Disabled woman, 27, speaks out about female safety after she was 'stranded' in Northampton due to bus pass issues

Rachel DaviesRachel Davies
Rachel Davies
The woman is now urging others to be considerate of women's safety at night time

A 27-year-old disabled woman from Northampton has spoken out about women's safety after she was left feeling 'vulnerable', ignored' and 'stranded' when her bus pass was confiscated.

Rachel Davies was on the way home from a day out at Riverside on Tuesday night (January 11) when she become embroiled in a confrontation with a Stagecoach bus driver, which she recorded on her phone.

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The driver confiscated her council-issued disability bus pass because it was not accepted by the on-board ticket machine at the time.

Rachel relies on walking stick to get about and was left feeling vulnerable when she was left with no bus passRachel relies on walking stick to get about and was left feeling vulnerable when she was left with no bus pass
Rachel relies on walking stick to get about and was left feeling vulnerable when she was left with no bus pass

Rachel was allowed to get on the bus back to town but the driver kept her card and told Rachel she would need to go to the council to get it back.

The full-time volunteer needed her pass to get her second bus back home, but she was unsuccessful with her pleas to retrieve it immediately.

Rachel was subsequently left feeling 'stranded' as she had no means of paying for her second bus home. Fortunately, her boss was sympathetic and paid for her to get a taxi home.

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The council has since confirmed the card was recently cancelled by Rachel and that a new one had been sent in the post to be used. This, Rachel concedes, was a mistake on her part, and also means the driver was following the correct protocol.

But after the incident, Rachel, who is four foot six and relies on a walking stick to get about due to her disability, wants to highlight the importance of being mindful of women's safety at night time, especially after the Sarah Everard murder last year.

Rachel said: "I have really bad anxiety and usually I would never do anything about it, but I needed my card to get the second bus home from town. I rang my boss in tears, she got me a taxi home because I didn't have any change on me to get the other bus.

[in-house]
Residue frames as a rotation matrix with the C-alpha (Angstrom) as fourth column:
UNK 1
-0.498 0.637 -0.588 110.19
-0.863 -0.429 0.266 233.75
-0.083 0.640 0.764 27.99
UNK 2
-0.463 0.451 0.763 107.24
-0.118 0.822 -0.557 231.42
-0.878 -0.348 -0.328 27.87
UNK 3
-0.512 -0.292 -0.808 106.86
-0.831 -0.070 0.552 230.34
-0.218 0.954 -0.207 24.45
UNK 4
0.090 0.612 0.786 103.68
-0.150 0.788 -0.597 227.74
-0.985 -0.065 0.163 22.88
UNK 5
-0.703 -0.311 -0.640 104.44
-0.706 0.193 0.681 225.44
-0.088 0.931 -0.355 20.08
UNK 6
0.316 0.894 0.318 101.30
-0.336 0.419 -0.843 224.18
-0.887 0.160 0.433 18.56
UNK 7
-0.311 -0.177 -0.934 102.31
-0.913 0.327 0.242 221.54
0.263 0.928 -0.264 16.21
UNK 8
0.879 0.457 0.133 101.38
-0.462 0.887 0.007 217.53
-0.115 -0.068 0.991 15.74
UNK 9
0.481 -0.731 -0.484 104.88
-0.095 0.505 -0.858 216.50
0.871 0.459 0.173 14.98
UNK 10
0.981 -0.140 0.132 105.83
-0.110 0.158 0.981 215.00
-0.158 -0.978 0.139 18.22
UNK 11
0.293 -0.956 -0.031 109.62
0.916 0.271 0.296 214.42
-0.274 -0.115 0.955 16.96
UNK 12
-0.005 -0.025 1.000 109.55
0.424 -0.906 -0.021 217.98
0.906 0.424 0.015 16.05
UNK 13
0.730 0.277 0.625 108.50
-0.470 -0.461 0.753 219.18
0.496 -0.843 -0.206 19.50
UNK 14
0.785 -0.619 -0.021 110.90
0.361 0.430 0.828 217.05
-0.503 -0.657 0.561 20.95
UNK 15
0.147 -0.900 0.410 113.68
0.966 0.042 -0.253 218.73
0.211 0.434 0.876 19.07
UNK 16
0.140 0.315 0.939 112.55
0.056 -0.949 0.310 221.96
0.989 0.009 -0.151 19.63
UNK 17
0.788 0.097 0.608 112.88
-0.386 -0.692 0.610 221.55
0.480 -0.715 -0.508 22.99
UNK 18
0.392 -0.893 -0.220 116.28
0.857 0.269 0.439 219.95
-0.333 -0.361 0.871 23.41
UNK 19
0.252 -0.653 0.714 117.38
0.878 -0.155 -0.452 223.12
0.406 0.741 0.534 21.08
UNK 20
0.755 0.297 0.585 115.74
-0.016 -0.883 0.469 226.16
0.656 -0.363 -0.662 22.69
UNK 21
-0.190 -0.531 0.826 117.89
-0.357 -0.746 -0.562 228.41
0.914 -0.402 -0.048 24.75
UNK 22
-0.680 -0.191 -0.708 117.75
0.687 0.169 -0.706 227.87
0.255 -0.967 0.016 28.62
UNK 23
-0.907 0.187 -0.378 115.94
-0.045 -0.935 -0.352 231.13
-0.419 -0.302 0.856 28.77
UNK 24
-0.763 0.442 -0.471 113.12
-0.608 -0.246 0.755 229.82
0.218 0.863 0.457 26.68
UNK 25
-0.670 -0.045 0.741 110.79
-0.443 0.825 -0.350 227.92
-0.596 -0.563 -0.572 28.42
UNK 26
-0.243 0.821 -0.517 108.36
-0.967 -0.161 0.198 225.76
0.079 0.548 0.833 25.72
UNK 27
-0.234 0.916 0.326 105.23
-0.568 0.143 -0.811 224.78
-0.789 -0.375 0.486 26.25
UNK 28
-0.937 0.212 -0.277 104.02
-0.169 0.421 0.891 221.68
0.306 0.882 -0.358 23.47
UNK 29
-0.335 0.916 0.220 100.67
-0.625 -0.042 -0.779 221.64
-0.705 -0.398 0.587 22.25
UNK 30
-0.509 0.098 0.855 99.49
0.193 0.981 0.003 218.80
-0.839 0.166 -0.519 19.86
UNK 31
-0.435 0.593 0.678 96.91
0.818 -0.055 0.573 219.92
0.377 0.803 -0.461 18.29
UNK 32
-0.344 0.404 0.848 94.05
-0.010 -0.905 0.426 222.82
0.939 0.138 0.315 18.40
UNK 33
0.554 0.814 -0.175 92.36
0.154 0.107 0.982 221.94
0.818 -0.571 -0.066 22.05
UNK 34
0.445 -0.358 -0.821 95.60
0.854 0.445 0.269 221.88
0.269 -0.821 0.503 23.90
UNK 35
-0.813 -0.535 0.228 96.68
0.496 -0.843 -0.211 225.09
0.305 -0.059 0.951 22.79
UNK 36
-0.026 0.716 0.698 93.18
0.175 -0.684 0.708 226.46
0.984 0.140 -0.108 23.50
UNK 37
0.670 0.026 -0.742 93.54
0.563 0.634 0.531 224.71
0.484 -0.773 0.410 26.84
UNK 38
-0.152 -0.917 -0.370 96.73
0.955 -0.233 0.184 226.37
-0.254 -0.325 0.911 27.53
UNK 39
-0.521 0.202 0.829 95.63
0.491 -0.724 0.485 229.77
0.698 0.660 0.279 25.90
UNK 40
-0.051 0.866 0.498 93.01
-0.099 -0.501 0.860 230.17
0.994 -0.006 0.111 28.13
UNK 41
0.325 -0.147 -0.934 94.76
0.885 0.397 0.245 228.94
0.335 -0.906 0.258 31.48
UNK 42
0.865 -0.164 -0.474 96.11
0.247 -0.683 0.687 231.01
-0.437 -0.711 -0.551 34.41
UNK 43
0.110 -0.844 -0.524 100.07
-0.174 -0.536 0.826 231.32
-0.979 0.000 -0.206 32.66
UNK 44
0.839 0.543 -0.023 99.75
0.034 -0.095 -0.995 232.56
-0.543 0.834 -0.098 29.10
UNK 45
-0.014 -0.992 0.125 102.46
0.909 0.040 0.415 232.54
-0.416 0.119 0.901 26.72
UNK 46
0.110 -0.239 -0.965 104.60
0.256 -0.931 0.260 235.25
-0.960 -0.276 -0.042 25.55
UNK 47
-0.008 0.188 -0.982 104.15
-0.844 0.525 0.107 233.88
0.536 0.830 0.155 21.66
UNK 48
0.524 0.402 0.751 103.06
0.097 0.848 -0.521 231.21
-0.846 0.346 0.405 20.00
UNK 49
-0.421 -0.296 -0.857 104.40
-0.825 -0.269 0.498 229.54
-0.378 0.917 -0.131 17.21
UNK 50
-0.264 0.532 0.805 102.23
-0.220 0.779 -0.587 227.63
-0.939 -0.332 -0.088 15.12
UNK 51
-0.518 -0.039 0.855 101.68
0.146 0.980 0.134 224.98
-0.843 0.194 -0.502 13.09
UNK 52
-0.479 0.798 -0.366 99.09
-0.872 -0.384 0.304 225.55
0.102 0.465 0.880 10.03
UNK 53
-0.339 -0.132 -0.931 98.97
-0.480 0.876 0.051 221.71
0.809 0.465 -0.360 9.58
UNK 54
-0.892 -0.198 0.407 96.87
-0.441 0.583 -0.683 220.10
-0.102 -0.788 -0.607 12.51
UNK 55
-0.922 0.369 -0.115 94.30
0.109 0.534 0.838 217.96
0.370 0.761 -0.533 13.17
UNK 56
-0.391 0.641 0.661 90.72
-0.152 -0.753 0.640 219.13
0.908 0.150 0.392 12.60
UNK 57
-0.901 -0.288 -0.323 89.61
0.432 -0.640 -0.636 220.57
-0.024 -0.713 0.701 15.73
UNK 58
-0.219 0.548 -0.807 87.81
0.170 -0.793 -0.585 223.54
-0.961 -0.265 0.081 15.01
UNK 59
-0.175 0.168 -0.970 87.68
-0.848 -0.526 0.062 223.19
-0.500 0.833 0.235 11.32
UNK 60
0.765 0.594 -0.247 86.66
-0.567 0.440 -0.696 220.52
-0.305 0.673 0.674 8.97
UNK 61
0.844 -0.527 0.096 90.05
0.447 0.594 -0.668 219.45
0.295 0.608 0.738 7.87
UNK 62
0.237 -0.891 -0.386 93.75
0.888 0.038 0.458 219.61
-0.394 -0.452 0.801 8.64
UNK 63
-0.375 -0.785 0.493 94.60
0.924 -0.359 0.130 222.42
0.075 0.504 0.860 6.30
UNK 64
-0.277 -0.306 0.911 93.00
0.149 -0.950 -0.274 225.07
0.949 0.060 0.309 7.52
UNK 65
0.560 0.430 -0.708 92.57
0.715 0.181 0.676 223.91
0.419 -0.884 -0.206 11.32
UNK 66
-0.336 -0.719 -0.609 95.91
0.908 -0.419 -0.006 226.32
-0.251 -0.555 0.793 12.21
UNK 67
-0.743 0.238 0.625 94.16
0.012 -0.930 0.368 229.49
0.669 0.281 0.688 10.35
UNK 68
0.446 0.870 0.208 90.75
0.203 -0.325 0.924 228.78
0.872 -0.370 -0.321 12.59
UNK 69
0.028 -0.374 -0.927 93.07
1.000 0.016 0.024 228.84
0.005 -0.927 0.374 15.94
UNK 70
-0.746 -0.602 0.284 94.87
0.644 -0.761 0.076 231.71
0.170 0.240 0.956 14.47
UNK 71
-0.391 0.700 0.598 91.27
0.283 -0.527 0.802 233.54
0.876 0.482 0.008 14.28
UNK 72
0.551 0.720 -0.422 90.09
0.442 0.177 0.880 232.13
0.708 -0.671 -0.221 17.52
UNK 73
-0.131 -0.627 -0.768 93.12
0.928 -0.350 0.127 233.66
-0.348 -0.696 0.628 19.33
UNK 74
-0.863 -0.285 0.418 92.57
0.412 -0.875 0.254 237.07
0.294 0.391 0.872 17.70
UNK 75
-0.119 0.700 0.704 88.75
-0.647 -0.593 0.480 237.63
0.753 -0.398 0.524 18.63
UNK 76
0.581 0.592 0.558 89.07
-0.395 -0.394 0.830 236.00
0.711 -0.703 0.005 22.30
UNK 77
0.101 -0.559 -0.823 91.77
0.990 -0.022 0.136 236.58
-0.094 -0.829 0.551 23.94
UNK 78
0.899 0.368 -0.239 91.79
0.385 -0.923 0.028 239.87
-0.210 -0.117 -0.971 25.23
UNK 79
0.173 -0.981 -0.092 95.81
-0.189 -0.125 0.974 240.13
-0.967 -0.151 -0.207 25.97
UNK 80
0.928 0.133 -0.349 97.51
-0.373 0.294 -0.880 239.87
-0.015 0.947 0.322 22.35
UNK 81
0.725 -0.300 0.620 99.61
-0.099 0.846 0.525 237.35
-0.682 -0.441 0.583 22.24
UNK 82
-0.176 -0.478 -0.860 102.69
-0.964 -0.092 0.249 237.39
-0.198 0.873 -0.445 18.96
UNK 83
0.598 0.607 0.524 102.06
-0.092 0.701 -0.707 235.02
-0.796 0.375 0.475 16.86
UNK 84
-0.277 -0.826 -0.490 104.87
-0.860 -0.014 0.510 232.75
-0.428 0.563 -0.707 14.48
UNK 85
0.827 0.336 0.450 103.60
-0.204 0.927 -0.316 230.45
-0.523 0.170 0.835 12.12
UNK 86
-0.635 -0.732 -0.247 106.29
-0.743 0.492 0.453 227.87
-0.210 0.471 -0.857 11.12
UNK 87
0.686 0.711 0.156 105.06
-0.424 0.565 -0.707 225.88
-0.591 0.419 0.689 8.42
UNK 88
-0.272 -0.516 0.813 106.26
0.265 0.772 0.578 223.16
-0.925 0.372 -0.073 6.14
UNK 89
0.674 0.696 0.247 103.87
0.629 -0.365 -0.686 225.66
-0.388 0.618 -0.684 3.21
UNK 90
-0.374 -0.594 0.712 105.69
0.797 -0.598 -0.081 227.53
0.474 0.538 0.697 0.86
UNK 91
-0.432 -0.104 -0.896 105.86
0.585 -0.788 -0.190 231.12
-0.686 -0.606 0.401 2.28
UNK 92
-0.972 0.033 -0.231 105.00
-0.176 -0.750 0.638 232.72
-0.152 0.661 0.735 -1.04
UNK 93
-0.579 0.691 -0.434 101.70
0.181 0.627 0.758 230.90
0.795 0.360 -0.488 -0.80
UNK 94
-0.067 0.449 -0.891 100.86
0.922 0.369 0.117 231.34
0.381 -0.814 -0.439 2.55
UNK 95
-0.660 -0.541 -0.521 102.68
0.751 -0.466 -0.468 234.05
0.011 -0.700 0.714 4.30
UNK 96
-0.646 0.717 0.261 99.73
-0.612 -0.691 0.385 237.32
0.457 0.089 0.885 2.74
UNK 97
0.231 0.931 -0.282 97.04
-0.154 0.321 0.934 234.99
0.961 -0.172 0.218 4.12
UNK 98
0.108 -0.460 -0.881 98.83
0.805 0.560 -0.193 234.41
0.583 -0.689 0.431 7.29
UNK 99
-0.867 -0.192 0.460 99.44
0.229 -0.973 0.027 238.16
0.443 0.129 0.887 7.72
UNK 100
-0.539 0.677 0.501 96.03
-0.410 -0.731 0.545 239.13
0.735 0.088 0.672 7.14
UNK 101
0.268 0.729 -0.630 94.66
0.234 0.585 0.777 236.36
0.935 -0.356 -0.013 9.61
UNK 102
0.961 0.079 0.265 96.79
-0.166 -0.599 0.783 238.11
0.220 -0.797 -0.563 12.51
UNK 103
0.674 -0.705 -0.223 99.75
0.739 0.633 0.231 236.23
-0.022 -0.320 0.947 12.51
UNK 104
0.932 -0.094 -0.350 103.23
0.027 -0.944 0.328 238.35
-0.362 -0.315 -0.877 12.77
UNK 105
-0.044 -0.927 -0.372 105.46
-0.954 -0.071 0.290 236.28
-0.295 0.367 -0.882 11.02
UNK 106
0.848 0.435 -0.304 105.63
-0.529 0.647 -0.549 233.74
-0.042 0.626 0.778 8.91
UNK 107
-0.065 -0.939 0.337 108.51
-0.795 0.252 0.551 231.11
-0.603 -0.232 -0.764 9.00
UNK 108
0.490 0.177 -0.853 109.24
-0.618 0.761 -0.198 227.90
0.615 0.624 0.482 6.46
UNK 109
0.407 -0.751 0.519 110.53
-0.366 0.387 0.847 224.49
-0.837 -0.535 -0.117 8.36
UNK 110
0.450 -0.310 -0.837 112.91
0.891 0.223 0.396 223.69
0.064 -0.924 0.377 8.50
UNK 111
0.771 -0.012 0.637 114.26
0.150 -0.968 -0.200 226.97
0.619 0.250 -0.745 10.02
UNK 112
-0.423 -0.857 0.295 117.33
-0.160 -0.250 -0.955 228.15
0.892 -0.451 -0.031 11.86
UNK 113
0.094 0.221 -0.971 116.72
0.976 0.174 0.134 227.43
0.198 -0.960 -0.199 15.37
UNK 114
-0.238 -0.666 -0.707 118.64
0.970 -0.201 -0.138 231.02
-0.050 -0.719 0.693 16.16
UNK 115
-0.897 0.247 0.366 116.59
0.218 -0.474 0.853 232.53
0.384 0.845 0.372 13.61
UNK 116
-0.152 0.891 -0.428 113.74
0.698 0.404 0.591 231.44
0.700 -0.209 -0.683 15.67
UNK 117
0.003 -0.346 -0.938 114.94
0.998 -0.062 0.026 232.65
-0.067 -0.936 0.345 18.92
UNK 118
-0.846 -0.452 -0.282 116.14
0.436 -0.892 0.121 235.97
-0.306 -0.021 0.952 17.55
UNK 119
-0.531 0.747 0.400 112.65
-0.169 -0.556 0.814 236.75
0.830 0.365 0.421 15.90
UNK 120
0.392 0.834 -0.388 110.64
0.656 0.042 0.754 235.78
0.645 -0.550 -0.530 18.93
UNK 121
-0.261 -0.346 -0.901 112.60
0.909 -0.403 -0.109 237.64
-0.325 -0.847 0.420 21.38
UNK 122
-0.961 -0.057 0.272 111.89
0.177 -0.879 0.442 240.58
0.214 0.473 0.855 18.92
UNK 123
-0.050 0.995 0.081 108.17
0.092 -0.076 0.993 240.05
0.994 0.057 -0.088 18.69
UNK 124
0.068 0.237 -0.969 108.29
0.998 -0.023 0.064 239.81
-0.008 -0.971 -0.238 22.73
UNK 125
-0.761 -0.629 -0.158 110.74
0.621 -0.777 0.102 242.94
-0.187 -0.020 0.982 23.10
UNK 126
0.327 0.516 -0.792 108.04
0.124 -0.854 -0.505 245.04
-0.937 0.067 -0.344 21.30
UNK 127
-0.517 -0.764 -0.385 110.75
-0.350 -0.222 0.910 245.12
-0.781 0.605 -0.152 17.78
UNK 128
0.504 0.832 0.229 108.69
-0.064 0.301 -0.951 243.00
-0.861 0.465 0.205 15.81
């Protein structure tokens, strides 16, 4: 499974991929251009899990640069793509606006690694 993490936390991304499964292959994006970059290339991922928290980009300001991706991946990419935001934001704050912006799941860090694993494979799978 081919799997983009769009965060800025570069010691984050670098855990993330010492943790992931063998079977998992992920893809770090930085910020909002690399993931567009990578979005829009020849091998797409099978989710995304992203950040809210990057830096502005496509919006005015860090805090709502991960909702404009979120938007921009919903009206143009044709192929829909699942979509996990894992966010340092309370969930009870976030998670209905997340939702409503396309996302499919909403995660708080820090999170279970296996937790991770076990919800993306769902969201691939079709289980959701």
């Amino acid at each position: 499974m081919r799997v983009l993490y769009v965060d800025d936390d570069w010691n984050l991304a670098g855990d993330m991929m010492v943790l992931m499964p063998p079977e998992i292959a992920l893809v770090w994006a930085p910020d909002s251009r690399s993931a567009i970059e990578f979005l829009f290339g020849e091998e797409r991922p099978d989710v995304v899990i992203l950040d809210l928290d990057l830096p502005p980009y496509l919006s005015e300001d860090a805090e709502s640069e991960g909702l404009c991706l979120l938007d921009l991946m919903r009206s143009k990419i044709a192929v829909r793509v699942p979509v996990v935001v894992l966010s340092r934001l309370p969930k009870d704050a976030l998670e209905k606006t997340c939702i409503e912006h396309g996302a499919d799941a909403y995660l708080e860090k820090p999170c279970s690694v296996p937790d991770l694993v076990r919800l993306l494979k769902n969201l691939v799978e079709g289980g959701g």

"They need to put themselves in our shoes. We [women] are victims of crimes and I feel lots of people need to be more aware and understand that. We are not doing it to get people in trouble.

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"My main message is just please be considerate of others, especially women, when it comes to travelling alone at night. It's a thing that women fear.

"No-one should feel like they are not heard. I was begging to get that pass back in order to get home safe. It's just frustrating. I wish there was more consideration for vulnerable people to get home safe.

"We all know Northampton is not the safest place to be, especially at night. I am someone who could be taken and controlled. It's something I am very aware of so I have to be vigilant all the time."

A Northamptonshire Police spokeswoman said: "If anyone feels they are at risk of becoming a victim of crime, we would urge them to call us so we can help."

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A Stagecoach spokesman said: "Concessionary travel cards remain the property of West Northamptonshire Council.

"The council hotlisted the card, which means that it’s not valid for travel and needed to be retained and returned to the council.

"Our driver was following these rules. He carried the passenger free of charge to the town centre arriving at 5pm. The pass has been returned to the council."

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